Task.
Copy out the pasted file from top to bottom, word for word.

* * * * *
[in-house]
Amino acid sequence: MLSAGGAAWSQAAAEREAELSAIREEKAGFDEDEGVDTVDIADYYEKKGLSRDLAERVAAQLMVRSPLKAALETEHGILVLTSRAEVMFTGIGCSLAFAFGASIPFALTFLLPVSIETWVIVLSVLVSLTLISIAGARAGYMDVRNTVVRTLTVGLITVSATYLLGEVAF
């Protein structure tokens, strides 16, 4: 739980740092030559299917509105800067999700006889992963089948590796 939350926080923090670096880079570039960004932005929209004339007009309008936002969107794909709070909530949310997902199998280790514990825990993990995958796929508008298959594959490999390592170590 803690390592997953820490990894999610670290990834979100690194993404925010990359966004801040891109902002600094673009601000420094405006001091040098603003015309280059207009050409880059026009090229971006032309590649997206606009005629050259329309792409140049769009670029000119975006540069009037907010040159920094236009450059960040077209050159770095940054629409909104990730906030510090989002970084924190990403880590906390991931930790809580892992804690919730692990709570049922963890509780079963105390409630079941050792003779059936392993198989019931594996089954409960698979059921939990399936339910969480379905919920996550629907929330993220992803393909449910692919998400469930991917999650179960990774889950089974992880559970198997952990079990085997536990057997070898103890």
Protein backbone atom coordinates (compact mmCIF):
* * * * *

[in-house]
Amino acid sequence: MLSAGGAAWSQAAAEREAELSAIREEKAGFDEDEGVDTVDIADYYEKKGLSRDLAERVAAQLMVRSPLKAALETEHGILVLTSRAEVMFTGIGCSLAFAFGASIPFALTFLLPVSIETWVIVLSVLVSLTLISIAGARAGYMDVRNTVVRTLTVGLITVSATYLLGEVAF
């Protein structure tokens, strides 16, 4: 739980740092030559299917509105800067999700006889992963089948590796 939350926080923090670096880079570039960004932005929209004339007009309008936002969107794909709070909530949310997902199998280790514990825990993990995958796929508008298959594959490999390592170590 803690390592997953820490990894999610670290990834979100690194993404925010990359966004801040891109902002600094673009601000420094405006001091040098603003015309280059207009050409880059026009090229971006032309590649997206606009005629050259329309792409140049769009670029000119975006540069009037907010040159920094236009450059960040077209050159770095940054629409909104990730906030510090989002970084924190990403880590906390991931930790809580892992804690919730692990709570049922963890509780079963105390409630079941050792003779059936392993198989019931594996089954409960698979059921939990399936339910969480379905919920996550629907929330993220992803393909449910692919998400469930991917999650179960990774889950089974992880559970198997952990079990085997536990057997070898103890």
Protein backbone atom coordinates (compact mmCIF):